After passing through the turnstiles, guests reached the preshow room. Here, they would watch a video hosted by Bill McKim. Bill told a technician that he wanted to set up certain tests, as guests watched a short clip showing what each test would entail. Before guests boarded their cars, Bill told the technician that he wanted a "surprise test", which was accompanied by a clip of a car crashing into a barrier. After watching the video, guests proceed to the loading area, where they boarded their cars.
On the original Test Track, guests went through various simulations that General Motors vehicles go through before being sold to the public. These included:
Hill Climb Test- After guests entered their cars, the vehicles began to go up a three story ascension. As they rode up the incline their engine roared and tires squealed.
Suspension Test- After reaching the top of the ascension, the cars descended down one floor over various surfaces including bricks and cobblestone.
Brake Test- The next test that guests went through was the brake test. First, the car's anti-lock braking system was turned off, as the car tried to navigate through a cone course. With the system off, the car knocked over many cones. Next, the anti-lock braking was turned back on and the car was easily able to navigate the course. After completing the second course, guests watched an instant replay of the tests to reinforce how important the anti-lock breaking system is.
Environmental Chambers- After going through the brake test, the cars entered the Environmental Chambers. Here, guests were exposed to extreme heat (110°F) and extreme cold (10°F), before they were sprayed with a corrosion mist by robots.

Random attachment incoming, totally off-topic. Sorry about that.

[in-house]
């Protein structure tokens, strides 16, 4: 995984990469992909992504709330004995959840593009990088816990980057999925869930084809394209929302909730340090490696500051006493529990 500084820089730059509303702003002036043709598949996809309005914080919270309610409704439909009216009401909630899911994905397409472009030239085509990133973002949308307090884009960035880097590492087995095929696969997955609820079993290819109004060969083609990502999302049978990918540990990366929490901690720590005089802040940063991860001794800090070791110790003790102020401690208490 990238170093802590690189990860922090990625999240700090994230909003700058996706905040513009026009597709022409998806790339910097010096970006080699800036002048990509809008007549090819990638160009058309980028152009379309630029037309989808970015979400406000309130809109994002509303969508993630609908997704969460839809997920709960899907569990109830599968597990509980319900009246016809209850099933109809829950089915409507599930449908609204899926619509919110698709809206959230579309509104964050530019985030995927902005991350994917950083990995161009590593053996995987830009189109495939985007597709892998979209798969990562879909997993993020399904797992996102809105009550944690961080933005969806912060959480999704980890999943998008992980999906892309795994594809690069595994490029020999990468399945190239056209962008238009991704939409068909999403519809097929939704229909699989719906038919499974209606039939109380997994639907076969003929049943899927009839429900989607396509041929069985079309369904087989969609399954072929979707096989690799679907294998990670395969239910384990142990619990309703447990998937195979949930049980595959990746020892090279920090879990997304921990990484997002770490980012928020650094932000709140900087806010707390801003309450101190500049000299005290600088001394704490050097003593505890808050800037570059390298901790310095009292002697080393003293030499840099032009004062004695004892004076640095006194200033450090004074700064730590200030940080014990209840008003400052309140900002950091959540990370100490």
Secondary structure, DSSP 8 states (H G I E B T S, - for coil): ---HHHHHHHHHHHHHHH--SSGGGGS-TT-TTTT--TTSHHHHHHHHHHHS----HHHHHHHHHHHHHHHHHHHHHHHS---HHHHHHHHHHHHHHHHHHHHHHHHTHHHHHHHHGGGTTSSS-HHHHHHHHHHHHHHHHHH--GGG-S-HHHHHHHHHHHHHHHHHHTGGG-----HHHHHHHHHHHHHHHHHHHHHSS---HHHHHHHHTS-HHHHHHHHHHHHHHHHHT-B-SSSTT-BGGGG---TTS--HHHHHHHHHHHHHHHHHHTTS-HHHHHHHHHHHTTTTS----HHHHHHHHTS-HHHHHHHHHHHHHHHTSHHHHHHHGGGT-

Ride Handling Test- The next test that the guests endured tested the car's handling. In the handling tests, the car climbed up a series of hills, while increasing its speed and making blind turns. At the top of the hill the car almost drove directly into an oncoming semi-truck, before dodging it at the last second.
Barrier Test- After completing the handling test, guests experienced the test shown in the preshow film- the barrier test. At this time, the car lined up with a barrier and began to accelerate towards it. Just before hitting the barrier however, a series of flashes occurred and the barrier flew out of the way. At this point guest's picture were taken, which could later be purchased in the pavilion’s shop.
High Speed Lap- After the barrier moved away, guests found themselves outside and moving at a much faster rate. As the car took a lap along the banked roadway, guests could reach speeds of up to 65 miles per hour. After the lap had ended, a thermal scan was taken of guests before they unloaded into the gift shop.
Test Track’s original postshow featured a showroom which held past, present, and future GM cars. A gift shop was also located here, where guests could buy their on-ride photo, as well as Test Track and Epcot merchandise.
Current Version (2012-Present)
Queue and Main Ride
The new version of Test Track begins with guests entering the Chevrolet Design Studio. After passing by two prototype cars, guests see a model car being worked on while a Chevrolet employee explains how cars are designed. Moving past the model car, guests split into two lines where they wait, before entering into a design studio. Within the studio, guests have a period of time (which varies depending on the attraction's wait time) to design their own SimCar, which they will then test on the "SimTrack". After designing their vehicle, guests enter a second queue where they wait to board the attraction. Before getting into the ride vehicles, guests scan their RFID chip in order to upload their car into the ride.